The Kids Aren't Alright

In 'Mr. Marmalade,' a child's fantasy world is no place for children or adults

MR. MARMALADE
Walking Shadow Theatre Company
at the Red Eye Theater through December 7
612.375.0300

The day that the national marketing juggernaut identified grade-schoolers as consumers surely represented a little death for American childhood (and if you think that reference to la petite mort is accidental, take a gander at the makeup and skirt length on your average Bratz doll). And so arrives Noah Haidle's Mr. Marmalade, a warped depiction of a young mind that shows the invisible world of childhood fantasy as grossly tainted by the vices and failures of adults.

Intention is one thing, it turns out, and execution is another. The setup is straightforward: Four-year-old Lucy (Jaime Kleiman) spends a lot of time alone in her apartment or in the care of people besides her mother (Katherine Kupiecki), whose apparent primary hobby is getting dolled up, going out, and bringing strange men home to spend the night.

In search of solace and companionship, Lucy turns to the dreamy, perfect, imaginary Mr. Marmalade (Michael Lee), a go-getter in a business suit who fits tea parties and various play dates with Lucy into his busy schedule. When he's too busy to drop by, Mr. M. sends his assistant, Bradley (Eric Sharp), who punches dates and times into a Blackberry and projects a generally harried air.

You get an early sense that we're onto something poignant. Kleiman plays Lucy smart and precocious, a little girl whose very fantasies barely have time to spare for her. Lee exudes a transparently phony confidence, with Marmalade promising Lucy a trip to Mexico in a squishy exchange that suggests Lucy thinks of herself as her fantasy man's wife. And rightly so—it seems that we're on our way to an implosion of the Prince Charming myth (one day my prince will come, after he gets out of a meeting).

But things head south, and while Brian Balcom's direction for a time keeps the drama and comedy focused, the work eventually careens dangerously close to incoherence. First Lucy plays doctor with, and semi-seduces, her babysitter's boyfriend's little brother Larry (Patrick R. Kozicky). Then Bradley arrives, having obviously had the shit beat out of him, and proceeds to make excuses for Mr. Marmalade.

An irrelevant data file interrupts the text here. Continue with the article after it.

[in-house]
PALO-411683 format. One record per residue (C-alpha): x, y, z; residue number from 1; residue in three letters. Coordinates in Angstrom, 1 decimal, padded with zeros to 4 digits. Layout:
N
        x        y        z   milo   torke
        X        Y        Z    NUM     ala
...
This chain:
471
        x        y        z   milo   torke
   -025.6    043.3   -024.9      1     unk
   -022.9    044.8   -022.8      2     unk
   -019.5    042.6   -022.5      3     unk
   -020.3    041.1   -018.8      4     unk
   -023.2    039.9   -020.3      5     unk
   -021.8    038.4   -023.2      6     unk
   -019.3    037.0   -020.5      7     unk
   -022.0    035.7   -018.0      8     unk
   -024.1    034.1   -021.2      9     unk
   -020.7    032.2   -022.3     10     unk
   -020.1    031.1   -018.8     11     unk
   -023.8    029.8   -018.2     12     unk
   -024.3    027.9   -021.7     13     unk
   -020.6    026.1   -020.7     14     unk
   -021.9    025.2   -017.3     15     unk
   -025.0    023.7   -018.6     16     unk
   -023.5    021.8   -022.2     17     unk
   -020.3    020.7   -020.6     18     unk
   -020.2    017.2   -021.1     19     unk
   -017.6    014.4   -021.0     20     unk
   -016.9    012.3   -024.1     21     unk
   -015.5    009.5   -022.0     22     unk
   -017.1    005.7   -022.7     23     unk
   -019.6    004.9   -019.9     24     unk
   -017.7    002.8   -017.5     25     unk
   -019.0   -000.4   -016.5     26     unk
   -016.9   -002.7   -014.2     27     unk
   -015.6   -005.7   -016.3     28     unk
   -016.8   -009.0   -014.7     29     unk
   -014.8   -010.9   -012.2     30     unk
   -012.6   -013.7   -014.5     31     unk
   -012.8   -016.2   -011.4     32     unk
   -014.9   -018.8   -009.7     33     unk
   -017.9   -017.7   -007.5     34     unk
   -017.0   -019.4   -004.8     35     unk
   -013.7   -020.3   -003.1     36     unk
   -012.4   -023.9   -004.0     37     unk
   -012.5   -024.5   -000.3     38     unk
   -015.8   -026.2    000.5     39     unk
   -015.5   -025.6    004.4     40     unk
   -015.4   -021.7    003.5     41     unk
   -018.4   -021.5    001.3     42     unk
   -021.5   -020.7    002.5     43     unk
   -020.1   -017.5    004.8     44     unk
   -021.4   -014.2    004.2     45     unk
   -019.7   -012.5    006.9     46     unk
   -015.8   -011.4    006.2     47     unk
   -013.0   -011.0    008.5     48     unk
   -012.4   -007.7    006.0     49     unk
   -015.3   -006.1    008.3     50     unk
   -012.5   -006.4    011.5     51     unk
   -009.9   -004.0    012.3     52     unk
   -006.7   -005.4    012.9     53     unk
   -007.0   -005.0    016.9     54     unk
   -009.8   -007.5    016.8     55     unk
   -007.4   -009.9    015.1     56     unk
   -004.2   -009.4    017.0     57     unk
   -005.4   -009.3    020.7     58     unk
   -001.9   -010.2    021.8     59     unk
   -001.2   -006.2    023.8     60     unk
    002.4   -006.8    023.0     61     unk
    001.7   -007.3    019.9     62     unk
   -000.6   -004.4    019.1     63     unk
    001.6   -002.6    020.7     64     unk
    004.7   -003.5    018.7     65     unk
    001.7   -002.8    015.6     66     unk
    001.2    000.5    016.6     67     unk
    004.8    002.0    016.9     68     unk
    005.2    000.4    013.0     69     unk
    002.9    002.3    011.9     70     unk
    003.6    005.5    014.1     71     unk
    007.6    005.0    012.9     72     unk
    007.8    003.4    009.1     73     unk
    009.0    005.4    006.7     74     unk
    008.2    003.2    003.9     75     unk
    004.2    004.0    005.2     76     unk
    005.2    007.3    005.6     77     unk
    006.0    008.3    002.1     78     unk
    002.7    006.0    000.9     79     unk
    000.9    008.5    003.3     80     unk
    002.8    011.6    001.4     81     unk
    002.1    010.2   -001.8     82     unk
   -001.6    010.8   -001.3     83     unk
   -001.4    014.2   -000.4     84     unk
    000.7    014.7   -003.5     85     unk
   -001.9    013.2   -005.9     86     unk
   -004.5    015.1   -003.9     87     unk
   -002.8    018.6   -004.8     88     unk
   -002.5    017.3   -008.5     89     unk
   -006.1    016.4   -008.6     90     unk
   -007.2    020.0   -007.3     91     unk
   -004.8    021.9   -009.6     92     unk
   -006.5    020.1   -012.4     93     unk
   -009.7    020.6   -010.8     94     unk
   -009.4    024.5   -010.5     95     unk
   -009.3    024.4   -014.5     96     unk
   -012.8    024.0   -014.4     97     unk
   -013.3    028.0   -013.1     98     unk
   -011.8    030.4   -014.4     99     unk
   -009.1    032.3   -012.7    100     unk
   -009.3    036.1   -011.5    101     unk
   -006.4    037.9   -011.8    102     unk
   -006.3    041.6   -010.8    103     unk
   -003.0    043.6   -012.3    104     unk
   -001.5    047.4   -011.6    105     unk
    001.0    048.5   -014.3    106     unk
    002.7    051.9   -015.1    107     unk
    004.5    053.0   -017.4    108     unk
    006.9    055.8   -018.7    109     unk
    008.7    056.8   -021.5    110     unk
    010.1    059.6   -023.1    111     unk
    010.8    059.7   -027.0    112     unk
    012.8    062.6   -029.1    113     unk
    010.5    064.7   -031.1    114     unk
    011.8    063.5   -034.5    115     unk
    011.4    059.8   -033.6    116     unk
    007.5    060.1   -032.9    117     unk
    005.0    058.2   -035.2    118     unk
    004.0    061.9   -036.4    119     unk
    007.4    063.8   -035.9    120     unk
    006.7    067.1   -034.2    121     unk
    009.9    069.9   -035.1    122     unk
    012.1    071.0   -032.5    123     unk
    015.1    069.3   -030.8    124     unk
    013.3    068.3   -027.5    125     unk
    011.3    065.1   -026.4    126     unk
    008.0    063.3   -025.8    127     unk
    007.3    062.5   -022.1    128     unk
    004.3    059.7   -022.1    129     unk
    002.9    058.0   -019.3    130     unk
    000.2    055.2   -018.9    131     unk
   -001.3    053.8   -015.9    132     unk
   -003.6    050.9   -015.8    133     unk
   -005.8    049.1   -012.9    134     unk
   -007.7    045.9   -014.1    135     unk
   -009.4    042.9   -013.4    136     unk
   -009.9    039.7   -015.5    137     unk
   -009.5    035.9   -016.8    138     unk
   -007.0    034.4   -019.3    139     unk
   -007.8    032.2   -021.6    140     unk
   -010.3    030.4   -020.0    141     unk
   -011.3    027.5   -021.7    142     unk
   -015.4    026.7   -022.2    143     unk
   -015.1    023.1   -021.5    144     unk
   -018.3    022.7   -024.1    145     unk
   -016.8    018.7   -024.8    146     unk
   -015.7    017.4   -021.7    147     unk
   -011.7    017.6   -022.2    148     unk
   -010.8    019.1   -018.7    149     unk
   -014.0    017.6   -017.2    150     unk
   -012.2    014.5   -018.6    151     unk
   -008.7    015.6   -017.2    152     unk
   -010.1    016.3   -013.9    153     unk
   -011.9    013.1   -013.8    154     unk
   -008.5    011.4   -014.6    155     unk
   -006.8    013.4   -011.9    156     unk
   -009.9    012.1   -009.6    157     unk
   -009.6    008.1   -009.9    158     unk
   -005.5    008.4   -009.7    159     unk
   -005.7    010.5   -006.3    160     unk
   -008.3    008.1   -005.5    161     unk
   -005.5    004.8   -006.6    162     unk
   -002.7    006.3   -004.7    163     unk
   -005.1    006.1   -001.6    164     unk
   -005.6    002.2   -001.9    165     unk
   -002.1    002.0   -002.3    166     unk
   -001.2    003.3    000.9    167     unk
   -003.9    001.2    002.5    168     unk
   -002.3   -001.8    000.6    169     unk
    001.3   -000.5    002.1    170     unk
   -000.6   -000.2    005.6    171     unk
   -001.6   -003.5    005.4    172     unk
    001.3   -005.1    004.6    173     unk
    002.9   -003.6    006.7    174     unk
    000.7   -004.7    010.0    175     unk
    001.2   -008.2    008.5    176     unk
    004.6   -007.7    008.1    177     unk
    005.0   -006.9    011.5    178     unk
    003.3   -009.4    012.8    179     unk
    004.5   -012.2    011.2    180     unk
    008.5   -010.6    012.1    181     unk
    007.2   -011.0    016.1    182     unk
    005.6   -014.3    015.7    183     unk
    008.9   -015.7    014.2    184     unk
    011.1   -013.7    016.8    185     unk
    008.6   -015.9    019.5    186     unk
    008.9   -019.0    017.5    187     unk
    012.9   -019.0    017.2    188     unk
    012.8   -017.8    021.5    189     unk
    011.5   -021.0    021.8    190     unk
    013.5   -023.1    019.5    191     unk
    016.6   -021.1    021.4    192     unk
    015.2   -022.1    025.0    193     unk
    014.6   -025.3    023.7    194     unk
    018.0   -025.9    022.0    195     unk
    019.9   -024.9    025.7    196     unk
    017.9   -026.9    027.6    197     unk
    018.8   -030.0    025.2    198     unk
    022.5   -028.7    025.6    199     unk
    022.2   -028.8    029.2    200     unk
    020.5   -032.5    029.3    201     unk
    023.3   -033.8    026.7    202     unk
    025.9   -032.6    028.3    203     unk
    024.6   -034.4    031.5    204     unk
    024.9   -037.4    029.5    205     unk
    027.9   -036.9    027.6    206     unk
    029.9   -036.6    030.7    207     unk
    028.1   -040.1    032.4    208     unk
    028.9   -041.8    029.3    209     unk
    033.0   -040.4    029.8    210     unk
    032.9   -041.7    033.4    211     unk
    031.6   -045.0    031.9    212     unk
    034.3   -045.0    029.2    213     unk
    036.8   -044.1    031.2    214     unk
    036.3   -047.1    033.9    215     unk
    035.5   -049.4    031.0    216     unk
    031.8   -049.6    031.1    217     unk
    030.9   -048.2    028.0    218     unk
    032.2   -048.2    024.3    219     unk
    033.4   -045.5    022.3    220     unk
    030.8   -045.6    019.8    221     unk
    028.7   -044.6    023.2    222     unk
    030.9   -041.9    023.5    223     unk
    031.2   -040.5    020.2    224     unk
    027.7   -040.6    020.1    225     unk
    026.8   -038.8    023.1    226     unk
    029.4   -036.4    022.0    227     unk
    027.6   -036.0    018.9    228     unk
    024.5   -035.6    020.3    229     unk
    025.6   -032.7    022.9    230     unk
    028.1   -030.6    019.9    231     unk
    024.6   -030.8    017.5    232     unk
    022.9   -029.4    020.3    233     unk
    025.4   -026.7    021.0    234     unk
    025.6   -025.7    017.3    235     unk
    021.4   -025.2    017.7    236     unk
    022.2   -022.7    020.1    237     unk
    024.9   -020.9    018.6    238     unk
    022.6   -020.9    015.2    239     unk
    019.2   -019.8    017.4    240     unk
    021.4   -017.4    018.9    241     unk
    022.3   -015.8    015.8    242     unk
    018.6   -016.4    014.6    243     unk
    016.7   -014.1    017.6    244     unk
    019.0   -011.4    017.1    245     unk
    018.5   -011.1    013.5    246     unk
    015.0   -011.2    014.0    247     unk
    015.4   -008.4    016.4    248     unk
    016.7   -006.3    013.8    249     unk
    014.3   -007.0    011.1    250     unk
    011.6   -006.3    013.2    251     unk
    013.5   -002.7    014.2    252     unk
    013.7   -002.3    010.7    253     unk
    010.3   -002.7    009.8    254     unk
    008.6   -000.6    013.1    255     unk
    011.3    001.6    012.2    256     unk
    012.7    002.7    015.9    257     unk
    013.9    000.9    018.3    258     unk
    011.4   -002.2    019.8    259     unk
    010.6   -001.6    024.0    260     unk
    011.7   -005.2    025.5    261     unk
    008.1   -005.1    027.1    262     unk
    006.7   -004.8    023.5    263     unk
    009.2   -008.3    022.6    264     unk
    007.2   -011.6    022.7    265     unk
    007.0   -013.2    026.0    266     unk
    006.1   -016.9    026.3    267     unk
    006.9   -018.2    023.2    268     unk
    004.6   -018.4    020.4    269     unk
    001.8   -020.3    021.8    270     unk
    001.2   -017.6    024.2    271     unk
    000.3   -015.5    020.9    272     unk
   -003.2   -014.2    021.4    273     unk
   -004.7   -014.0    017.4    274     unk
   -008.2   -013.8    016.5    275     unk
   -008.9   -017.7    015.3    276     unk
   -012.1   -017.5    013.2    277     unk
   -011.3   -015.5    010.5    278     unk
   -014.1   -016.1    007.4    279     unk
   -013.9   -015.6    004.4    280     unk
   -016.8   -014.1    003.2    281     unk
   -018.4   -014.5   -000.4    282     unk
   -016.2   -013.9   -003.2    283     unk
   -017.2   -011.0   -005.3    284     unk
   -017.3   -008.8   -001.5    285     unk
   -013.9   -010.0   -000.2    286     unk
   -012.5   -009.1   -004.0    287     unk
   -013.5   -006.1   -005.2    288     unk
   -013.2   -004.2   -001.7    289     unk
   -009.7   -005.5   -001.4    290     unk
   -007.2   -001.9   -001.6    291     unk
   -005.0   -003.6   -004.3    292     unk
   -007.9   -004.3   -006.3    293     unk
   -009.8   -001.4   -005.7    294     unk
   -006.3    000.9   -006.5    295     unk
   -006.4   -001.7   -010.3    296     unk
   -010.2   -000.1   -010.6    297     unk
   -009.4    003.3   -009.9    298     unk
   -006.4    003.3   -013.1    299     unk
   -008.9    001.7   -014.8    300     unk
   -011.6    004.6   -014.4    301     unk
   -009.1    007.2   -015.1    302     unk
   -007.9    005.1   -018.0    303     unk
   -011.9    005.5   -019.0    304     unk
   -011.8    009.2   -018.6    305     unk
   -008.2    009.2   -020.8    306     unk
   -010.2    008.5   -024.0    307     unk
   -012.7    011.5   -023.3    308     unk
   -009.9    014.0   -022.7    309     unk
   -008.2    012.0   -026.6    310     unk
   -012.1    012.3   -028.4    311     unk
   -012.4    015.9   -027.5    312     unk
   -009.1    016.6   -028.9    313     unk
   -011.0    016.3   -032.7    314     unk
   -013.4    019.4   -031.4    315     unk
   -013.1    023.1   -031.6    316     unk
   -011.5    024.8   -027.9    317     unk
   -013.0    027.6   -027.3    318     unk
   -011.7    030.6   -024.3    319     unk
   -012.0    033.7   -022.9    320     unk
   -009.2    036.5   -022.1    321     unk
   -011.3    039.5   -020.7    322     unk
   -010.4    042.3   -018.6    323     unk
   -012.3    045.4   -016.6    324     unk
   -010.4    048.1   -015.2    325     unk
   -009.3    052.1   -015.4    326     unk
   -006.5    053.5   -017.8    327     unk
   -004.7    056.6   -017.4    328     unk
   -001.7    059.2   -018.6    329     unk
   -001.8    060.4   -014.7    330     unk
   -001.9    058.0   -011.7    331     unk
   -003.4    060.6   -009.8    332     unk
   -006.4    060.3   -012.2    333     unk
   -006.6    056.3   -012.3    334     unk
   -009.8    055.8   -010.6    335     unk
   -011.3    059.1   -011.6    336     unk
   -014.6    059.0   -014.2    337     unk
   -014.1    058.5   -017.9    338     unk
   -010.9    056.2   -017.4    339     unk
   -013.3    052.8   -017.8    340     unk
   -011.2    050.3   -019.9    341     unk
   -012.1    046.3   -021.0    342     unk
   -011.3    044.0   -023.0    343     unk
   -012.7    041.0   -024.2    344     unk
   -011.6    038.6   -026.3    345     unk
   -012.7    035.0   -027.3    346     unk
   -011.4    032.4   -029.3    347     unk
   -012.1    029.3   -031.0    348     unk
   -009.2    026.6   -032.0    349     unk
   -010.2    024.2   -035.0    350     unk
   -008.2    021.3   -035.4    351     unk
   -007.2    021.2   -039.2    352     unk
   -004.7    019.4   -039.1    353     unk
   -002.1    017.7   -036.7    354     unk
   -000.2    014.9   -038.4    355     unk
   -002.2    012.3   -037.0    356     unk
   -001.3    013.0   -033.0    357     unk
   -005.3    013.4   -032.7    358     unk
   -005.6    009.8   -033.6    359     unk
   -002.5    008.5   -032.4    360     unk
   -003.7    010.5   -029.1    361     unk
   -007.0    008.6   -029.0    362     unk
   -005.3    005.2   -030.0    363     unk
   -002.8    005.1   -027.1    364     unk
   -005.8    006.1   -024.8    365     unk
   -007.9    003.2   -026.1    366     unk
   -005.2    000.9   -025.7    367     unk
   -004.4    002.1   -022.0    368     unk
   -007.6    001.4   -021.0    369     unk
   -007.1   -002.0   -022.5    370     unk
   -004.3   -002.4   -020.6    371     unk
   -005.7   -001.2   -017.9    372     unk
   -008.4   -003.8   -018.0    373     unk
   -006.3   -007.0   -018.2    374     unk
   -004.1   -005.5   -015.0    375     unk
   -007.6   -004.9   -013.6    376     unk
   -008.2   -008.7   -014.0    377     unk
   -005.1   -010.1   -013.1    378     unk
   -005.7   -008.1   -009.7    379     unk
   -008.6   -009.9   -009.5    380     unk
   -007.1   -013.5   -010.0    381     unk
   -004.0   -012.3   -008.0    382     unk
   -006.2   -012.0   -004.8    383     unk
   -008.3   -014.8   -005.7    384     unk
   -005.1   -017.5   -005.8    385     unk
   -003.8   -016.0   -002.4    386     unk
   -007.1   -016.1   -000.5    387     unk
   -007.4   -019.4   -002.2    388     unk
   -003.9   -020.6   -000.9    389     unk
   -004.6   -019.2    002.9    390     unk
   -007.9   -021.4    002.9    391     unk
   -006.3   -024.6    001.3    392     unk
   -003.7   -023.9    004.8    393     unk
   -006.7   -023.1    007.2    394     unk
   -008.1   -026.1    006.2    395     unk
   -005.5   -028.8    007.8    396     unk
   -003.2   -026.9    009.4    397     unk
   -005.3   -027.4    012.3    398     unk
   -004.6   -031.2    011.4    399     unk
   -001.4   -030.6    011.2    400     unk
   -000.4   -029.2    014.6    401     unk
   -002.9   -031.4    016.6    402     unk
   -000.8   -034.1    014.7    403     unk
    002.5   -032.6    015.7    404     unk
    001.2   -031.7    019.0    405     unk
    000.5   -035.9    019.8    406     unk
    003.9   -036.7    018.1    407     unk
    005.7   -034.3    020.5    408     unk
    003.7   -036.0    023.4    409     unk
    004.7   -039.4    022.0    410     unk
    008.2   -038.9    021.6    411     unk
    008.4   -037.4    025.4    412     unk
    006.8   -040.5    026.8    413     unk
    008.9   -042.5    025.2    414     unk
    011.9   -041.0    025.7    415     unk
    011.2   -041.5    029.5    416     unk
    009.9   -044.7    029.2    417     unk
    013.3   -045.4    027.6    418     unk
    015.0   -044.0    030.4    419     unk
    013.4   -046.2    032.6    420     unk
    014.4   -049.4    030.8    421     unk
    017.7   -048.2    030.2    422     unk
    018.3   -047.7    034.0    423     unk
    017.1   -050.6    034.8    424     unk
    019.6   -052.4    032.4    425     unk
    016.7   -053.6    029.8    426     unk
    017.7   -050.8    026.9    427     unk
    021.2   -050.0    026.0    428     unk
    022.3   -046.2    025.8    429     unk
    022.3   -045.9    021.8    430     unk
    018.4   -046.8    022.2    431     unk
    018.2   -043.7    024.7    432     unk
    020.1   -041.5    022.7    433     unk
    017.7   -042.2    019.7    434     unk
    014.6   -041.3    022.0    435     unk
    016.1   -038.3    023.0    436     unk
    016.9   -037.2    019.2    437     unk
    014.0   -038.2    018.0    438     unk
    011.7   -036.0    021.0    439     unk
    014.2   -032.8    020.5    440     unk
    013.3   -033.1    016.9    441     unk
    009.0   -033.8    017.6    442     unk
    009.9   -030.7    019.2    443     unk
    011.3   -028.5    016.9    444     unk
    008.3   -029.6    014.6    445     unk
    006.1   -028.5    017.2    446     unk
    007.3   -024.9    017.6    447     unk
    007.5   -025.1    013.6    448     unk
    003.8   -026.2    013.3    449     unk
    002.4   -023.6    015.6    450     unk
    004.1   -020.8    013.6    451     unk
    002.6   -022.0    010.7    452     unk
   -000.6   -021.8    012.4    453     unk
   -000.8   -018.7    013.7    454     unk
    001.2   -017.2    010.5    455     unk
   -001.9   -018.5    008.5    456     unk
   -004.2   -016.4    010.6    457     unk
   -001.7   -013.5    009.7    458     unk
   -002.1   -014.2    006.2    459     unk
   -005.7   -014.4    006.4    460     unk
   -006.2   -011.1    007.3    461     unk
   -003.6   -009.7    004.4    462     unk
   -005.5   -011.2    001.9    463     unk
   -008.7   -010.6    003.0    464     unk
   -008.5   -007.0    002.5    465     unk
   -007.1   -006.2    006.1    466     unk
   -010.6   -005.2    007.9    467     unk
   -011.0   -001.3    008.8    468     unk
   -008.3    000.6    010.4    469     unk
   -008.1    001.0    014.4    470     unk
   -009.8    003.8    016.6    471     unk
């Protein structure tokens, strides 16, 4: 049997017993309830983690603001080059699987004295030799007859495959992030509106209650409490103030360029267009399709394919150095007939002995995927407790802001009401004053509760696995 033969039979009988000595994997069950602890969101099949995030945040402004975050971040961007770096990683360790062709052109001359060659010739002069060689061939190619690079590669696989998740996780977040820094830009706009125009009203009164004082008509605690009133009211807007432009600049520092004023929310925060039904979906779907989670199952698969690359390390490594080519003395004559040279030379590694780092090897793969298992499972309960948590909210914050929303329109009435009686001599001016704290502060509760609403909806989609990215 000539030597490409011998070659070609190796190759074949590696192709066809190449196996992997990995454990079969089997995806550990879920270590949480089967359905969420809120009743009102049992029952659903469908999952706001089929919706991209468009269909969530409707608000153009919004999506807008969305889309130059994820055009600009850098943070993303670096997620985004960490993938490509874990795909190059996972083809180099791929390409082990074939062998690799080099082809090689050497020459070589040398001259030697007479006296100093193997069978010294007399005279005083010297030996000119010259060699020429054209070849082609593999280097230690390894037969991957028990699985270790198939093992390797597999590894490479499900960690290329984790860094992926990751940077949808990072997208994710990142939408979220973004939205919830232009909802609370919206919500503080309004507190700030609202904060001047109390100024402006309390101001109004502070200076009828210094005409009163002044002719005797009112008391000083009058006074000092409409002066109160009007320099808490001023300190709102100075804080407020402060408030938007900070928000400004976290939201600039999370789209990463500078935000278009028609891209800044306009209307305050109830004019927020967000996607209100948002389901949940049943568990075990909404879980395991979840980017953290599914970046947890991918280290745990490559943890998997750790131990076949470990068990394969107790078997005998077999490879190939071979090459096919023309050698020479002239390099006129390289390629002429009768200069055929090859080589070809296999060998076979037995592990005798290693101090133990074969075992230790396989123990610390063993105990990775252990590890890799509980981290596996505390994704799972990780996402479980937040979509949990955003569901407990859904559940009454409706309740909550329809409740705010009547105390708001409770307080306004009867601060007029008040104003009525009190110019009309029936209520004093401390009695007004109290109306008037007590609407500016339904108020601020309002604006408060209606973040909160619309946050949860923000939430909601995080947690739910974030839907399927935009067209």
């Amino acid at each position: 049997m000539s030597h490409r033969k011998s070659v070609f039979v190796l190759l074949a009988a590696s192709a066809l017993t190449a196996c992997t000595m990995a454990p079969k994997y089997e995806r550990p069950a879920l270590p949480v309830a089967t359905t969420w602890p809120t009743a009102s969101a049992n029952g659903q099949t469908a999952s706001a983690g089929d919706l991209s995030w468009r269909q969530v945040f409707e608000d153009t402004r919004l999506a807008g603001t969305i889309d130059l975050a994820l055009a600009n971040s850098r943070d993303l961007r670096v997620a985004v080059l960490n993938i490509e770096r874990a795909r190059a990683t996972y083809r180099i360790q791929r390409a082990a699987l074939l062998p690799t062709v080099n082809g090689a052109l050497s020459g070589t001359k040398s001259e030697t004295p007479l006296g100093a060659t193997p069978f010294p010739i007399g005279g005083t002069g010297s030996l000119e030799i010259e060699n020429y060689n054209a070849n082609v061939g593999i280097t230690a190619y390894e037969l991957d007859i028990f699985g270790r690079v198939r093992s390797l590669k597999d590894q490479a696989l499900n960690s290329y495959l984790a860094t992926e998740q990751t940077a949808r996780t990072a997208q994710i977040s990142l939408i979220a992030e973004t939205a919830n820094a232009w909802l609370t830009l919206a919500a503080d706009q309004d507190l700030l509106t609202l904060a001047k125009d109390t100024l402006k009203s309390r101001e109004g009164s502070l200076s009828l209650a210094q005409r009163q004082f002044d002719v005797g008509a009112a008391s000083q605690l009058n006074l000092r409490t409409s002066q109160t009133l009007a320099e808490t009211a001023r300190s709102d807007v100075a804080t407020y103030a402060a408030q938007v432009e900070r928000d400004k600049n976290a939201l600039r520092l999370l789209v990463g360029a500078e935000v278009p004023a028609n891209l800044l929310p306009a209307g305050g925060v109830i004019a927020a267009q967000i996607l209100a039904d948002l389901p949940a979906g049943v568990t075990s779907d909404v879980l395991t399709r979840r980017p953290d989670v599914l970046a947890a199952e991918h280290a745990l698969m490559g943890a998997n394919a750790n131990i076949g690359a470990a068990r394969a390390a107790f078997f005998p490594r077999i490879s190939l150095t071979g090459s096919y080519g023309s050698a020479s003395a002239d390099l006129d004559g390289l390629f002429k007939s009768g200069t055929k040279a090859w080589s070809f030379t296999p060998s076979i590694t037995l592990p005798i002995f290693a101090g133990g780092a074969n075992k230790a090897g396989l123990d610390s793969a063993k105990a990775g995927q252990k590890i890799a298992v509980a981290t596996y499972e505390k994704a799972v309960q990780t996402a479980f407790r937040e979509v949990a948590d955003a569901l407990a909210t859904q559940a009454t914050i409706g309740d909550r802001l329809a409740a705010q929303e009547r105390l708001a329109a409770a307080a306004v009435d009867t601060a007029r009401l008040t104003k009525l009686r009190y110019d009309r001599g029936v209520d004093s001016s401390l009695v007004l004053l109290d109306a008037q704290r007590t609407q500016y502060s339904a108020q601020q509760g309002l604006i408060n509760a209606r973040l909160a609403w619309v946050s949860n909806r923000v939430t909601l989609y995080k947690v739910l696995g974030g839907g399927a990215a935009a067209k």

Before long, Mr. Marmalade shows up drunk, pissed-off, and hoovering comically outsized lines of cocaine off the coffee table. He begins verbally beating up Lucy (sample dialogue, after Lucy asks if he's been drinking: "I had a few after work to unwind. You would too if you'd ever worked a day in your life."). Before long, Lucy is exposed to porn, dildos, and Mr. Marmalade's account of his latest stab at rehab.

Lee plays all of this stuff so straight that it's impossible to imagine it springing from Lucy's fantasies, despite Kleiman's nicely insinuating mix of knowingness and innocence. And while Kozicky plays his five-year-old with a panicky need percolating just under the surface (he recently survived a suicide attempt, we're told), Larry's own invisible playmates make a largely pointless appearance, unless their cartoonish behavior is supposed to draw a marked contrast to Lucy's worldly and sordid inner life.

And what of it? Has Lucy been so poisoned by exposure to grown-ups that she's paving the way for a tawdry future of her own? Does the fact that Larry interacts with Mr. Marmalade indicate that all is not as it seems, that perhaps Lucy's fantasies are powerful enough to assume material form? Or do we simply have a script that relies on shock whenever the heavy lifting of actually having to say something presents itself?

It doesn't much matter. Even if one were inclined to give this play more credit than it deserves, a final twist involving a vile offstage killing makes clear that Haidle is simply pushing buttons with little regard for the result. Yes, by the end Lucy sees a ray of light enter her mind, and certainly these players gave me enough for that small gift to resonate. But this show at one point depicts a pantomime heart transplant, and for the most part could use one itself.

 
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